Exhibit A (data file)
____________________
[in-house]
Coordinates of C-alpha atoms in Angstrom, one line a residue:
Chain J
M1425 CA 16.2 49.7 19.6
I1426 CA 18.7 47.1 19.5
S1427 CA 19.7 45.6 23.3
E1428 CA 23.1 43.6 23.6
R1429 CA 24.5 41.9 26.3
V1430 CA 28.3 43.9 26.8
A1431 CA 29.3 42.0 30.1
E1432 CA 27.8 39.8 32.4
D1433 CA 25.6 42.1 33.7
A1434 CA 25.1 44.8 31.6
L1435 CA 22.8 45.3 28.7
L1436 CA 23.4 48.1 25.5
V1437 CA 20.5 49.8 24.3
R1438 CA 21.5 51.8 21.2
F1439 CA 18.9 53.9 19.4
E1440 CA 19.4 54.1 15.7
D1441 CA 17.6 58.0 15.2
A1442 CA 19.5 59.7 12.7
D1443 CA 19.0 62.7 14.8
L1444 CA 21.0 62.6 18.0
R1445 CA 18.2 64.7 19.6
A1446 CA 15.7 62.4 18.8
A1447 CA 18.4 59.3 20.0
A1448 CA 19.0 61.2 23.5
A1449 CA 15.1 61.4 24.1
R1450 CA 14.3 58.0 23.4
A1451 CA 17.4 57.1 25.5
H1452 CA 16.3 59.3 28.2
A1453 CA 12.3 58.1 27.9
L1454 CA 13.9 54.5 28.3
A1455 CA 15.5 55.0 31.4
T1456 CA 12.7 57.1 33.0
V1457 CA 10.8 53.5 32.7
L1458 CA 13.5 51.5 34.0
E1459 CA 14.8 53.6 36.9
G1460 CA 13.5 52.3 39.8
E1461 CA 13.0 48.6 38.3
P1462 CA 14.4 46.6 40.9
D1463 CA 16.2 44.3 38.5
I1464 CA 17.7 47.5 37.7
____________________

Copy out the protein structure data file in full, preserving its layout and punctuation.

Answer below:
[in-house]
Coordinates of C-alpha atoms in Angstrom, one line a residue:
Chain J
M1425 CA 16.2 49.7 19.6
I1426 CA 18.7 47.1 19.5
S1427 CA 19.7 45.6 23.3
E1428 CA 23.1 43.6 23.6
R1429 CA 24.5 41.9 26.3
V1430 CA 28.3 43.9 26.8
A1431 CA 29.3 42.0 30.1
E1432 CA 27.8 39.8 32.4
D1433 CA 25.6 42.1 33.7
A1434 CA 25.1 44.8 31.6
L1435 CA 22.8 45.3 28.7
L1436 CA 23.4 48.1 25.5
V1437 CA 20.5 49.8 24.3
R1438 CA 21.5 51.8 21.2
F1439 CA 18.9 53.9 19.4
E1440 CA 19.4 54.1 15.7
D1441 CA 17.6 58.0 15.2
A1442 CA 19.5 59.7 12.7
D1443 CA 19.0 62.7 14.8
L1444 CA 21.0 62.6 18.0
R1445 CA 18.2 64.7 19.6
A1446 CA 15.7 62.4 18.8
A1447 CA 18.4 59.3 20.0
A1448 CA 19.0 61.2 23.5
A1449 CA 15.1 61.4 24.1
R1450 CA 14.3 58.0 23.4
A1451 CA 17.4 57.1 25.5
H1452 CA 16.3 59.3 28.2
A1453 CA 12.3 58.1 27.9
L1454 CA 13.9 54.5 28.3
A1455 CA 15.5 55.0 31.4
T1456 CA 12.7 57.1 33.0
V1457 CA 10.8 53.5 32.7
L1458 CA 13.5 51.5 34.0
E1459 CA 14.8 53.6 36.9
G1460 CA 13.5 52.3 39.8
E1461 CA 13.0 48.6 38.3
P1462 CA 14.4 46.6 40.9
D1463 CA 16.2 44.3 38.5
I1464 CA 17.7 47.5 37.7